Print Friendly, PDF & Email


AML_in_bone_marrow_240.jpg

AML cells in the bone marrow

SAN DIEGO—A small molecule that has previously proven effective against solid tumors exhibits activity against leukemias and lymphomas, preclinical research suggests.

The molecule, LOR-253, showed antiproliferative activity in a range of leukemia and lymphoma cell lines, induced apoptosis in acute myeloid leukemia (AML) in vitro, and demonstrated synergy with chemotherapeutic agents.

Ronnie Lum, PhD, and colleagues at Lorus Therapeutics, Inc., the Toronto, Canada-based company developing LOR-253, presented these results at the AACR Annual Meeting 2014 (abstract 4544).

LOR-253 acts through induction of the innate tumor suppressor KLF4. Recent research has suggested that upregulation of the transcription factor CDX2 drives the development or progression of leukemic disease. And CDX2 has been shown to silence KLF4, which is reported to be a critical oncogenic event in AML.

Wih this in mind, the researchers decided to test LOR-253’s activity against AML and other hematologic malignancies in vitro.

Experiments revealed that LOR-253 exerts antiproliferative activity against a range of leukemia and lymphoma cell lines, including Ramos, Raji, K-562, Jurkat, MOLT-4, CCRF-CEM, HEL92.1.7, MOLM-13, THP-1, MV411, NB4, HL-60, KG-1, NOMO-1, SKM-1, OCI-AML-2, EOL-1, and Kasumi-1.

IC50 values were substantially lower in these cell lines than in melanoma cell lines, as well as lines of lung, bladder, colon, prostate, and breast cancers.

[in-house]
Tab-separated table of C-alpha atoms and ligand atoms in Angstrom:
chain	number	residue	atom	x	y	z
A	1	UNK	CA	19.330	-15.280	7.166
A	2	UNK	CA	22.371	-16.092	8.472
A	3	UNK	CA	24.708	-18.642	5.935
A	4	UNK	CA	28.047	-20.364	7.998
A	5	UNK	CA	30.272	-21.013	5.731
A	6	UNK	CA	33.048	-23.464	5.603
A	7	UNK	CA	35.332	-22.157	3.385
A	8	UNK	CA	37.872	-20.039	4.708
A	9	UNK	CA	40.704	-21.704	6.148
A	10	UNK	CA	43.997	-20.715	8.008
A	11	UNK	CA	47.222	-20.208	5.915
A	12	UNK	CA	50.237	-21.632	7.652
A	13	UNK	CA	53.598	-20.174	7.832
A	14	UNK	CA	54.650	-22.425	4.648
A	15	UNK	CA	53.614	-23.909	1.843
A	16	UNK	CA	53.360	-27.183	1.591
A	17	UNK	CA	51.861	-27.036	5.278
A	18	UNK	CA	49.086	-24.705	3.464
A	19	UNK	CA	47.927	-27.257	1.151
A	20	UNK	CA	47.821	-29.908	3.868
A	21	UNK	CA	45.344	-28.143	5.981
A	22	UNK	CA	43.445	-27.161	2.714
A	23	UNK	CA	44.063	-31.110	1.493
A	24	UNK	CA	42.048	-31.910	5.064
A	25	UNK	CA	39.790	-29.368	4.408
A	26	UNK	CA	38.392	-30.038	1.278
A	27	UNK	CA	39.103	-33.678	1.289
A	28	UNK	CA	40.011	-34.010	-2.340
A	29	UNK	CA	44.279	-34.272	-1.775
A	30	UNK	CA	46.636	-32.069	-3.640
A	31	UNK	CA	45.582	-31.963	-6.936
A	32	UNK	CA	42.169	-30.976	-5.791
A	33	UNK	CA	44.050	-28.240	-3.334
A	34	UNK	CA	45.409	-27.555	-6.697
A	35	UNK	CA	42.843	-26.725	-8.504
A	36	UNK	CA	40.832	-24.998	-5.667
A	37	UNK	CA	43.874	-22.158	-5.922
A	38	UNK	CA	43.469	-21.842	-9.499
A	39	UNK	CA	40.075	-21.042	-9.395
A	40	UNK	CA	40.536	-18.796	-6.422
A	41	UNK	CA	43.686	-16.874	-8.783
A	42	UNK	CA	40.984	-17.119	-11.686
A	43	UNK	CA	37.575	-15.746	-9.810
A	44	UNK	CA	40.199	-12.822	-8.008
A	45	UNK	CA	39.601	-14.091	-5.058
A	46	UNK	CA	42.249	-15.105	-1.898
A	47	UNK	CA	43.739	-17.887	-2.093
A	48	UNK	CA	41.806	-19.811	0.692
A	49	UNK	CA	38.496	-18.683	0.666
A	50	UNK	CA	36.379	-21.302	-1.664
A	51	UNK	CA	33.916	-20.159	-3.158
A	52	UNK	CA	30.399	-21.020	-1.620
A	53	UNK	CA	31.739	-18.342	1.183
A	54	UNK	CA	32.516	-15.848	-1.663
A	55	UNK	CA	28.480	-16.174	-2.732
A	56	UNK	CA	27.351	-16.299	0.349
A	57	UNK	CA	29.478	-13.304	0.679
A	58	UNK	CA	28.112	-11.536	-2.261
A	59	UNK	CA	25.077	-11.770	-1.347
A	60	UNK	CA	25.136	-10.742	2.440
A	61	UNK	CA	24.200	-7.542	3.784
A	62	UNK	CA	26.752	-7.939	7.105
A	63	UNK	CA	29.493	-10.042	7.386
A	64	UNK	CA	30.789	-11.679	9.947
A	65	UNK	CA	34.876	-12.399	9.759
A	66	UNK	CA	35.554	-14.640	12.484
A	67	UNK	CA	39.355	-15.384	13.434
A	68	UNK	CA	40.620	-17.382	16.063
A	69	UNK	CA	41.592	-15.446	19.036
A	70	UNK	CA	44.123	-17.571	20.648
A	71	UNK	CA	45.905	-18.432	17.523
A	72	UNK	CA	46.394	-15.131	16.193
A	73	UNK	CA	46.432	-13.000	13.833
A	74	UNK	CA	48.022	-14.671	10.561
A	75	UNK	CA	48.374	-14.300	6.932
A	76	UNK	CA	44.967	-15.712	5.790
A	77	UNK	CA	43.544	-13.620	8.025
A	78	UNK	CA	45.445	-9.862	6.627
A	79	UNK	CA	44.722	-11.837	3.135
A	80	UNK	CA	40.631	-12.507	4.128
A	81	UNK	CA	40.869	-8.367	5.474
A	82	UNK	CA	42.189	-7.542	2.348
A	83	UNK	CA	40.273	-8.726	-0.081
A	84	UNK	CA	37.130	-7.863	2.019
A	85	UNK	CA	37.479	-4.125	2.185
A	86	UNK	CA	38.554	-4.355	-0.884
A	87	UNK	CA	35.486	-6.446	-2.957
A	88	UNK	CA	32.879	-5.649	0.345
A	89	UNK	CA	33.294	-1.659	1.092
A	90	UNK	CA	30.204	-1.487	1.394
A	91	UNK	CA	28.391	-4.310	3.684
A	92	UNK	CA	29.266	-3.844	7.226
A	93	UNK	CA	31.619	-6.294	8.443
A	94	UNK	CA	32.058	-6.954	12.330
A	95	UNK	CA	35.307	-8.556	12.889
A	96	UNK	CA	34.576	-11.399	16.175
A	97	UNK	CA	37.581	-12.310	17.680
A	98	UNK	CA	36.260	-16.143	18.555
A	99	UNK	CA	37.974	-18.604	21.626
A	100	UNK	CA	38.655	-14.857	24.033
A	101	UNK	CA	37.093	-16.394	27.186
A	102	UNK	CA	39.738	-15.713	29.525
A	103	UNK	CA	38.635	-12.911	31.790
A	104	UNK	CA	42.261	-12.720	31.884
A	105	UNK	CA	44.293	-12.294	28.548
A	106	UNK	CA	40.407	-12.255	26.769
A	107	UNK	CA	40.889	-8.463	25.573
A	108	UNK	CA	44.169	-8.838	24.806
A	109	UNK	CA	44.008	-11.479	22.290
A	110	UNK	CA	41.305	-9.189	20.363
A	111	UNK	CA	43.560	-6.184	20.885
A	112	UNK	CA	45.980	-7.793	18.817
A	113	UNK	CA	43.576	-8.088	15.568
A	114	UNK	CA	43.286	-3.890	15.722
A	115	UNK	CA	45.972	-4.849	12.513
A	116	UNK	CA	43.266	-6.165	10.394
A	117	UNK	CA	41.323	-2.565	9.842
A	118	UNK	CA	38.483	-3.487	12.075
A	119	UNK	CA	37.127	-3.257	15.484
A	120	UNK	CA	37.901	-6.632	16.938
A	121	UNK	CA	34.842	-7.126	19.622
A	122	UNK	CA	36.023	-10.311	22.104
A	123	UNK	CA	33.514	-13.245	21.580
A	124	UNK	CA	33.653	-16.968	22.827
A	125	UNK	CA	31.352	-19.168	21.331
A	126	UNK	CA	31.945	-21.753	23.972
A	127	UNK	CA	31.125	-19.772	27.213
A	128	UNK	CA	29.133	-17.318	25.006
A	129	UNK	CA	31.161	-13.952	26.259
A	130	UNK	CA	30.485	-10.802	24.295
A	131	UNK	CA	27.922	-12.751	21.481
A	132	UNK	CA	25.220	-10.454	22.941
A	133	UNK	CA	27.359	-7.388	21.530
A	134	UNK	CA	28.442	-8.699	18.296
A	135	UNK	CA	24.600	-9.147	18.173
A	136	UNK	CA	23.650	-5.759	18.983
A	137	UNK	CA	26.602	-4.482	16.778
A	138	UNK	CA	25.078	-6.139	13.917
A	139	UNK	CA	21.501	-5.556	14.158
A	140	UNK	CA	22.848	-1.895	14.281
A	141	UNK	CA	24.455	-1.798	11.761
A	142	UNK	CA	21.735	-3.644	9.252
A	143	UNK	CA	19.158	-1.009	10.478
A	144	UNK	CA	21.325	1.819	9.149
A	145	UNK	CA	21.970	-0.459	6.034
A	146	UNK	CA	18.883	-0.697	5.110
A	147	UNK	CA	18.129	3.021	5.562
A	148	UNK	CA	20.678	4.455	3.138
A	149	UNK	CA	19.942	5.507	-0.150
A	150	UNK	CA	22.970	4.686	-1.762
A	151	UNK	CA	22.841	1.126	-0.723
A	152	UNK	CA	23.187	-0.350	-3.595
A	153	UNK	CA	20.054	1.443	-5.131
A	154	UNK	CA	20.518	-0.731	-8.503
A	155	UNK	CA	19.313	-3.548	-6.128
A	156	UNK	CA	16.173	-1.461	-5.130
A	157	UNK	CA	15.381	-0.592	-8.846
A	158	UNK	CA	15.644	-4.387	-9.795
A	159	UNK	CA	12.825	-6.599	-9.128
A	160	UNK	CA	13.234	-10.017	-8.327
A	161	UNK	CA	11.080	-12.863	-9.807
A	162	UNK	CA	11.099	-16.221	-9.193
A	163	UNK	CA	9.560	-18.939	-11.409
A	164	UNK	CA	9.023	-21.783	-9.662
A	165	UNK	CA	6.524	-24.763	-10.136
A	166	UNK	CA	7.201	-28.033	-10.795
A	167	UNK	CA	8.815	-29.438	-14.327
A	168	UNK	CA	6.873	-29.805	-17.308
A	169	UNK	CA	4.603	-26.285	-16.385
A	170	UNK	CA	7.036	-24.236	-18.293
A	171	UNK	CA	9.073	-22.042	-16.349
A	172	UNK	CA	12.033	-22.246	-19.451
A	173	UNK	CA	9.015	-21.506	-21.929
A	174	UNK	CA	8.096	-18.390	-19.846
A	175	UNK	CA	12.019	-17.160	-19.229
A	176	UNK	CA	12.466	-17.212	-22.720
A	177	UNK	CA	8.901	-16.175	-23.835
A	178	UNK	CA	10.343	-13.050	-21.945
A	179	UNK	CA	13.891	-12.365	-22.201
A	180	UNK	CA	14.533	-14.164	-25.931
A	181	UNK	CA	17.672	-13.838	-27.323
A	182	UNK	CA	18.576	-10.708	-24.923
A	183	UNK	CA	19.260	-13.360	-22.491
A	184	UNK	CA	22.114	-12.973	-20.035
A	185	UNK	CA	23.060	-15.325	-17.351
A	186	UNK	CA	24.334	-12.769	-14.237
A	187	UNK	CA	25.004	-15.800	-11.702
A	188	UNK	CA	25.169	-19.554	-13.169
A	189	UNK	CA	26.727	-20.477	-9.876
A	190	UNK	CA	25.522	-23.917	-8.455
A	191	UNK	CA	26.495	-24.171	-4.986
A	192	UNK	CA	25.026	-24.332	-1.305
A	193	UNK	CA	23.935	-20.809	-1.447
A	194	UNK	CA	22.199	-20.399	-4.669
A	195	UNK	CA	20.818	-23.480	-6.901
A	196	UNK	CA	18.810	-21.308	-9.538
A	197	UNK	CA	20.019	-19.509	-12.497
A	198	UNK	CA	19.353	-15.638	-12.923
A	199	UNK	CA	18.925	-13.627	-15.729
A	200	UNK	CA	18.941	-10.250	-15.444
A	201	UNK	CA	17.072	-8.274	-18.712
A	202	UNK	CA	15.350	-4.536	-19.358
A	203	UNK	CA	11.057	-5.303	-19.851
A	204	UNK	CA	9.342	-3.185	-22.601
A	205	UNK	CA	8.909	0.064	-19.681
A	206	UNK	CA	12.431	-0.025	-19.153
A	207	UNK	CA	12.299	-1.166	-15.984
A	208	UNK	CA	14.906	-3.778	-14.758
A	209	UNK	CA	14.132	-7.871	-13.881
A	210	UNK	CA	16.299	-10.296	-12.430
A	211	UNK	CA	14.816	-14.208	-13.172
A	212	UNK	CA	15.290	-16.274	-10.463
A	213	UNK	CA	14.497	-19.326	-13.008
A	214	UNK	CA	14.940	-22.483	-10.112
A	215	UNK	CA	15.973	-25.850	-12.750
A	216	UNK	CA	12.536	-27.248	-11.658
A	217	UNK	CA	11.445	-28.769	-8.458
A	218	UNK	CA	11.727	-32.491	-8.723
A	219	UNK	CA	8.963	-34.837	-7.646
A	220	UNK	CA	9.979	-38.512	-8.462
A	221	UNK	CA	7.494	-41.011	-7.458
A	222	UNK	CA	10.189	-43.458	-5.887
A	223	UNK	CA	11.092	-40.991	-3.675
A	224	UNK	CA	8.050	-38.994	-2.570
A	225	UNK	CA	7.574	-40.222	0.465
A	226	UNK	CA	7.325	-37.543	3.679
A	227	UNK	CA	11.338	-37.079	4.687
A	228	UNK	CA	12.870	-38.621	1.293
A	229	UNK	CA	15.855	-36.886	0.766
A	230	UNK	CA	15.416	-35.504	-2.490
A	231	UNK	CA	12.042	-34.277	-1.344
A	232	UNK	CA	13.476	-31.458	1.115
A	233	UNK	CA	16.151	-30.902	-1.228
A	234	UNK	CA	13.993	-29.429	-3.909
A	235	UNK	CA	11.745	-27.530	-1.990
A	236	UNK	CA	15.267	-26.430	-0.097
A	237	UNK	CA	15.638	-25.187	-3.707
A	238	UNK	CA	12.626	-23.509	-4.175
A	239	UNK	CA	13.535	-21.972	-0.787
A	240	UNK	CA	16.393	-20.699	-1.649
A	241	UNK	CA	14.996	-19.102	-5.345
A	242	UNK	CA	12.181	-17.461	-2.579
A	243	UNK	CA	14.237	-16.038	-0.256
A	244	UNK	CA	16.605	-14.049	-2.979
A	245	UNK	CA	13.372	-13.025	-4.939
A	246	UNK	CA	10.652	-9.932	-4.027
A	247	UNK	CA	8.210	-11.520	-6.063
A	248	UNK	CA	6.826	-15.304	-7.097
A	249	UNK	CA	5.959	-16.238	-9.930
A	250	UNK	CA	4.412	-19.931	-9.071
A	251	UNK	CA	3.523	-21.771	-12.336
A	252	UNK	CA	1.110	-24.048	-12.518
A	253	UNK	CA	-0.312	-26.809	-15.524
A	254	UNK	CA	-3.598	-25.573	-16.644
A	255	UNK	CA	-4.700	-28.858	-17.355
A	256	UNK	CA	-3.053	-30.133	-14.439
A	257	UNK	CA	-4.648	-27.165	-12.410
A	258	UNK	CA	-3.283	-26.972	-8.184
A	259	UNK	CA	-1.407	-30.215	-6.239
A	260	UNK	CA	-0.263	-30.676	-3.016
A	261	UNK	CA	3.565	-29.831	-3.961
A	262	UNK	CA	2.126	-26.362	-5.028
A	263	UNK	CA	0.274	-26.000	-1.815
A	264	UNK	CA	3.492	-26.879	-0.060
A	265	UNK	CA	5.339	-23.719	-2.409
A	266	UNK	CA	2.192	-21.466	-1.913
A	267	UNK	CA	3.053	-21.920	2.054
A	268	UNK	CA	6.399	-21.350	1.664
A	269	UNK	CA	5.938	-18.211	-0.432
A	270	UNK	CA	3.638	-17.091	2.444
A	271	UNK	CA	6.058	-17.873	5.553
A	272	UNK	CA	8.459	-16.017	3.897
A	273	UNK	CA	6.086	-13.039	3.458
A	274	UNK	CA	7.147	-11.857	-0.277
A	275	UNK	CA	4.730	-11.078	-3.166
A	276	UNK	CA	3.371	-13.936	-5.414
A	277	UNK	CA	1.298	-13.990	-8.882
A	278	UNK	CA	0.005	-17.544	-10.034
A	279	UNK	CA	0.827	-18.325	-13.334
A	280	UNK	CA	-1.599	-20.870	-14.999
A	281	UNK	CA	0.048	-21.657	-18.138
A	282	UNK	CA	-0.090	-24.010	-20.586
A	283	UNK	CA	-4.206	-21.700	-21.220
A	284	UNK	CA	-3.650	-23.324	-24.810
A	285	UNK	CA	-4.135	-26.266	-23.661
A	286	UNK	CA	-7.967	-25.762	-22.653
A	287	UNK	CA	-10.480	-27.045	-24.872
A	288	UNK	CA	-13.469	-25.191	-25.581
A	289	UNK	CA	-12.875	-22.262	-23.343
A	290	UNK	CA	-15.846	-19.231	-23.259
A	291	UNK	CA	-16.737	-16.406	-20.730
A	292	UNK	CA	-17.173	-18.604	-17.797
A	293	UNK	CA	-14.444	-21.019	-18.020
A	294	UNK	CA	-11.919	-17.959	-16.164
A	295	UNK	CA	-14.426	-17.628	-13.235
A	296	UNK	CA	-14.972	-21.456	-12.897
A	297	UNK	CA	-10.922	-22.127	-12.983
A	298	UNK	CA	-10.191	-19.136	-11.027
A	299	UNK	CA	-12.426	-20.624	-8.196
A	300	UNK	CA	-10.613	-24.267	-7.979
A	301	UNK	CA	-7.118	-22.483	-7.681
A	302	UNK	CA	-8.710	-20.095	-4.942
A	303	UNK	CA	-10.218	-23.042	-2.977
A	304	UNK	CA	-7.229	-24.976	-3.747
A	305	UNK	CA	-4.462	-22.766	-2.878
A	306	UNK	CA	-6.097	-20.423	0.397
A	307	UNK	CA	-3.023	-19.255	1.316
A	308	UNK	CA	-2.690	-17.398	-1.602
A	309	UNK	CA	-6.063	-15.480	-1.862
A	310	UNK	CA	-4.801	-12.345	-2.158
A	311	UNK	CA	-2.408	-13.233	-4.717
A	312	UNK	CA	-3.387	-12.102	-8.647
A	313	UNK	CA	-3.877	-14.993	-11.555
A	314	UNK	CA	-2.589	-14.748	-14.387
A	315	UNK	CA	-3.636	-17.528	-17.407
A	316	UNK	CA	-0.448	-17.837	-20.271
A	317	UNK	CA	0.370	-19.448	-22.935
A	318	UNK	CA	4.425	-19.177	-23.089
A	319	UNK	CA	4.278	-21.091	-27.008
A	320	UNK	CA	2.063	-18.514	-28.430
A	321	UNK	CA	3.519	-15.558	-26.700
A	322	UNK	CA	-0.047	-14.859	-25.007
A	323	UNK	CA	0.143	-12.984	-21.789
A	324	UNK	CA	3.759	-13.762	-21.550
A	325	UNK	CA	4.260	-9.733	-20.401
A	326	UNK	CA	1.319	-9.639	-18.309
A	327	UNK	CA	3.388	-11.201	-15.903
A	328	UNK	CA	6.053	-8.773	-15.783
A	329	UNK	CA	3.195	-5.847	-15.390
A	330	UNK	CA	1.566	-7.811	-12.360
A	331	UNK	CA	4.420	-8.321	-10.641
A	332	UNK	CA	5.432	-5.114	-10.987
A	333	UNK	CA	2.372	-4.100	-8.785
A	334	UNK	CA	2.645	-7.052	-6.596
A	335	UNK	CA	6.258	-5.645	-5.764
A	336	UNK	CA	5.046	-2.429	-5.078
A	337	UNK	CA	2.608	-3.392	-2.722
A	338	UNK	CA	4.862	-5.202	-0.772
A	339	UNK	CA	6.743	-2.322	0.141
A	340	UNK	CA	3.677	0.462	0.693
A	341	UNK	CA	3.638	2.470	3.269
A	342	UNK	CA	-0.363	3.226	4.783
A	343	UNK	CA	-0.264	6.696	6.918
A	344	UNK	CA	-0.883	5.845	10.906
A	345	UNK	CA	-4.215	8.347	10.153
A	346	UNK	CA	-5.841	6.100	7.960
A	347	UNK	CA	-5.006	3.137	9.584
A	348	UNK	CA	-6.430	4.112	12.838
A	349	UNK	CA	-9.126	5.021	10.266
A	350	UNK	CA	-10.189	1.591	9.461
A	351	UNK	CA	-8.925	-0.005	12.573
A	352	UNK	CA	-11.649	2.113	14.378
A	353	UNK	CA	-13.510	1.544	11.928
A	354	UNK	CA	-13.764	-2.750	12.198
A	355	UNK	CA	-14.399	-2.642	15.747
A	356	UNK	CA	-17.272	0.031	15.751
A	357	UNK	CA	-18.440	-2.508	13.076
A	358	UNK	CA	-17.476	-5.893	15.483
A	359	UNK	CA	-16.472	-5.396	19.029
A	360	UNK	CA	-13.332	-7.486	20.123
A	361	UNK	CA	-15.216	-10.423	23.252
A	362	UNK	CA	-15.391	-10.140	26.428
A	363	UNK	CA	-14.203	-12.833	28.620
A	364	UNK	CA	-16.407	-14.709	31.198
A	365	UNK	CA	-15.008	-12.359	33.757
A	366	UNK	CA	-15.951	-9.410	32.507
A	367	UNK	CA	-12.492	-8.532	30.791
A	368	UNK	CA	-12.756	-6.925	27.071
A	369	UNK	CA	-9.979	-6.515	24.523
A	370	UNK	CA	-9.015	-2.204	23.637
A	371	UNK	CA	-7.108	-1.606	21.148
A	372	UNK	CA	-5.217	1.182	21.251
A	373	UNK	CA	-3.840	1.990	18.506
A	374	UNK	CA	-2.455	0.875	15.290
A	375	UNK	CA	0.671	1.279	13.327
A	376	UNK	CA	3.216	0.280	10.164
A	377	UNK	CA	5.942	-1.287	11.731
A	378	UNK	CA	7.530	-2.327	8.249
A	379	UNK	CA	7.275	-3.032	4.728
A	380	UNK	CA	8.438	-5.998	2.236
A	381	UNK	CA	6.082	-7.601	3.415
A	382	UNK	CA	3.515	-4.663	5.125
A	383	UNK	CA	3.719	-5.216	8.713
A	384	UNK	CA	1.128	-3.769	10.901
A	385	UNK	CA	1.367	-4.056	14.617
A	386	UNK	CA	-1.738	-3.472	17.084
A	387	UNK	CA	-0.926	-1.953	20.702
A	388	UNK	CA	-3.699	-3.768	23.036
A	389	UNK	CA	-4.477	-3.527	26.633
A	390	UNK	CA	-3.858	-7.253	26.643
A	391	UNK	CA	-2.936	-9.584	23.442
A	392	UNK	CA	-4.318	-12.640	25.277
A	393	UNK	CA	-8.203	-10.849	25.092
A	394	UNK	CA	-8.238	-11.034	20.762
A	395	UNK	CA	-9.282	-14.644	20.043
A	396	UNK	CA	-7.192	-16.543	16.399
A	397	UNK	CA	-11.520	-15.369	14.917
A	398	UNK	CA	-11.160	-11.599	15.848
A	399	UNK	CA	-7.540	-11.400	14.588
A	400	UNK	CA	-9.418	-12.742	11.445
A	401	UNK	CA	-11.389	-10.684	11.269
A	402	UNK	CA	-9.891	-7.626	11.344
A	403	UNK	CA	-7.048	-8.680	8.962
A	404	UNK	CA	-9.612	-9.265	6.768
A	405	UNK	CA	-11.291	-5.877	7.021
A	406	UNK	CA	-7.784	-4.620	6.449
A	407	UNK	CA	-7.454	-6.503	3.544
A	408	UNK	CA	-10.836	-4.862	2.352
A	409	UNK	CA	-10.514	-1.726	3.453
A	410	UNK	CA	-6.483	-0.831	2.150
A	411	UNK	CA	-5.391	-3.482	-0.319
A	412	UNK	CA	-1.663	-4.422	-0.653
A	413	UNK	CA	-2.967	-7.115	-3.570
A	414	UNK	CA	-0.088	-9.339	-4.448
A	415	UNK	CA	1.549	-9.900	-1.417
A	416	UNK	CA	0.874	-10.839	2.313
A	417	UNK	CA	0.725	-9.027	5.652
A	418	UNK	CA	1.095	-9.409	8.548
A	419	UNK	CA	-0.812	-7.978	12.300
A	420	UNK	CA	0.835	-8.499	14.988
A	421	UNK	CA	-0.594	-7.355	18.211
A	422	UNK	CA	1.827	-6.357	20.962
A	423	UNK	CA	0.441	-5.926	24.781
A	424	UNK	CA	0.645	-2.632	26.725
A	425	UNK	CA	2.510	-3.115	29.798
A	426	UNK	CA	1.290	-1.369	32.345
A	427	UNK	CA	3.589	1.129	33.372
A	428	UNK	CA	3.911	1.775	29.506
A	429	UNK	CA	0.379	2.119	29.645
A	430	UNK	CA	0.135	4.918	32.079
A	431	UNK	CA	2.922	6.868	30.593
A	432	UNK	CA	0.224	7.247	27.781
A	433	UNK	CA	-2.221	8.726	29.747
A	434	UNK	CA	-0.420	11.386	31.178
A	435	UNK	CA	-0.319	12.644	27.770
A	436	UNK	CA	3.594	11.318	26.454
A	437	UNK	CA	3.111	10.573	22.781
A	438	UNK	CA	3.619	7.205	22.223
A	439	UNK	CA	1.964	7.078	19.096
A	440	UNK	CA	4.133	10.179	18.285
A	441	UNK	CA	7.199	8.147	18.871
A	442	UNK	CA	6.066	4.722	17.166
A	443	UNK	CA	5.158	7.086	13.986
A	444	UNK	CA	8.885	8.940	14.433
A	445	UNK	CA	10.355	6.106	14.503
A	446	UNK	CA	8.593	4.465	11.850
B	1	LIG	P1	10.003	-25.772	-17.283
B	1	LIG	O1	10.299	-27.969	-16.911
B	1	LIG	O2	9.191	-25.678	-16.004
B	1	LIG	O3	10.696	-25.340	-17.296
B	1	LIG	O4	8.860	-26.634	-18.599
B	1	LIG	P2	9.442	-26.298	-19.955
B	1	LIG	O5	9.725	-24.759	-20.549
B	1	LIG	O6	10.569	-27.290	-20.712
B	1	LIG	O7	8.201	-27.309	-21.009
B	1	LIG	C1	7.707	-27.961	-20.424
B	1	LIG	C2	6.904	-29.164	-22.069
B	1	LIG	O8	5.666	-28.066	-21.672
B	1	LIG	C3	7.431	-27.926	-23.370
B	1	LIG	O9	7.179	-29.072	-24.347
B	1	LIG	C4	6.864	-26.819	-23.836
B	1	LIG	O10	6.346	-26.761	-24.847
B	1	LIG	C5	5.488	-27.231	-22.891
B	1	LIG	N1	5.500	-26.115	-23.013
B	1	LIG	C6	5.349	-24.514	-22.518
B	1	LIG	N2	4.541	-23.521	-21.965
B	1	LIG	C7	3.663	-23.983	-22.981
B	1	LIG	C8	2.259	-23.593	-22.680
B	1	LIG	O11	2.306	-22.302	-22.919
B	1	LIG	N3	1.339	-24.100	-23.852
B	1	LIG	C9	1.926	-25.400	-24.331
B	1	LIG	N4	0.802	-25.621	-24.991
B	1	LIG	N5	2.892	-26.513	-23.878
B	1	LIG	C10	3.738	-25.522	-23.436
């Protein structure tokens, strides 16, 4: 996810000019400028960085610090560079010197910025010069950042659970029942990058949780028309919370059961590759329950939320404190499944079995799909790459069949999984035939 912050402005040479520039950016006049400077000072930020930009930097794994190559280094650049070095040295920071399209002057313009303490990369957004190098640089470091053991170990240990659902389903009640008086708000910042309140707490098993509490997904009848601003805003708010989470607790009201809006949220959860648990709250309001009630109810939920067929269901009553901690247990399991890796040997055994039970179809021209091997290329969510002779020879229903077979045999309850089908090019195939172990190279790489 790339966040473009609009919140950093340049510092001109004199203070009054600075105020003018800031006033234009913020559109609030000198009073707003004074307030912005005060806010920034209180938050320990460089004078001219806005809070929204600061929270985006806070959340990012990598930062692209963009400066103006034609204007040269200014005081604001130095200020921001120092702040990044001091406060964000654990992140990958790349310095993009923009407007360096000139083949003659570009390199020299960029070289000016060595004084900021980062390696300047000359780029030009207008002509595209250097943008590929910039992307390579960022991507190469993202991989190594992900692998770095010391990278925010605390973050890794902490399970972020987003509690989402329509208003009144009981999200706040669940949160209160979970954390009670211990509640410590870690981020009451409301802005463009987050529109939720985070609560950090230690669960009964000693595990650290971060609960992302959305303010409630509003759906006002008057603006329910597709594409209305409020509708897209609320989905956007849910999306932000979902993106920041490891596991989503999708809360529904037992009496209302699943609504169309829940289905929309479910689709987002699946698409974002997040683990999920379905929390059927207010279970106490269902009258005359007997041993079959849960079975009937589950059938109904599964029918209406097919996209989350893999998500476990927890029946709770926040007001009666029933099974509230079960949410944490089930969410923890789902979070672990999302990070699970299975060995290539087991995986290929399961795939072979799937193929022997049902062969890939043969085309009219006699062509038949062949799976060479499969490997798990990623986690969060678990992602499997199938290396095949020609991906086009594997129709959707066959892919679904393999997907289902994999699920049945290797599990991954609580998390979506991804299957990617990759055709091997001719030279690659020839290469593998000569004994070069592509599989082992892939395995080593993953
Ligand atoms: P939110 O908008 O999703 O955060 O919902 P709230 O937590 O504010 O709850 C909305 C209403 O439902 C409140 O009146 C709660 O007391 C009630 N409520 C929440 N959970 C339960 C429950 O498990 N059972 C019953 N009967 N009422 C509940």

The researchers also found that LOR-253 induces KLF4 mRNA expression in the AML cell lines HL60 and THP1. This prompts increased expression of p21, a cyclin-dependent kinase inhibitor that is transcriptionally regulated by KLF4.

Consistent with these results, LOR-253 induced cell-cycle arrest and apoptosis in the AML cell lines, which suggests the molecule acted through its intended mechanism of action.

LOR-253 also showed “strong anticancer synergy” in HL60 cells when delivered in combination with daunorubicin, azacitidine, decitabine, or cytarabine.

When LOR-253 was delivered concurrently with chemotherapy, cell viability decreased the most with cytarabine, followed by decitabine, azacitidine, and daunorubicin. With sequential treatment, cell viability decreased the most when LOR-253 was delivered with decitabine, followed by azacitidine, cytarabine, and daunorubicin.

The researchers said these results suggest LOR-253 could provide a new approach to treat AML and, possibly, other hematologic malignancies.

They are now conducting studies to further characterize the pathway that mediates KLF4 induction by LOR-253, to characterize the effects of LOR-253 in combination with approved chemotherapies for AML, and to assess the efficacy of LOR-253 in animal models of AML.

Lorus Therapeutics is also planning a dose-escalating, phase 1b trial of LOR-253 as monotherapy in AML, myelodysplastic syndromes, and other hematologic malignancies. The company expects to begin the trial this summer. ht-logo-end


Print Friendly, PDF & Email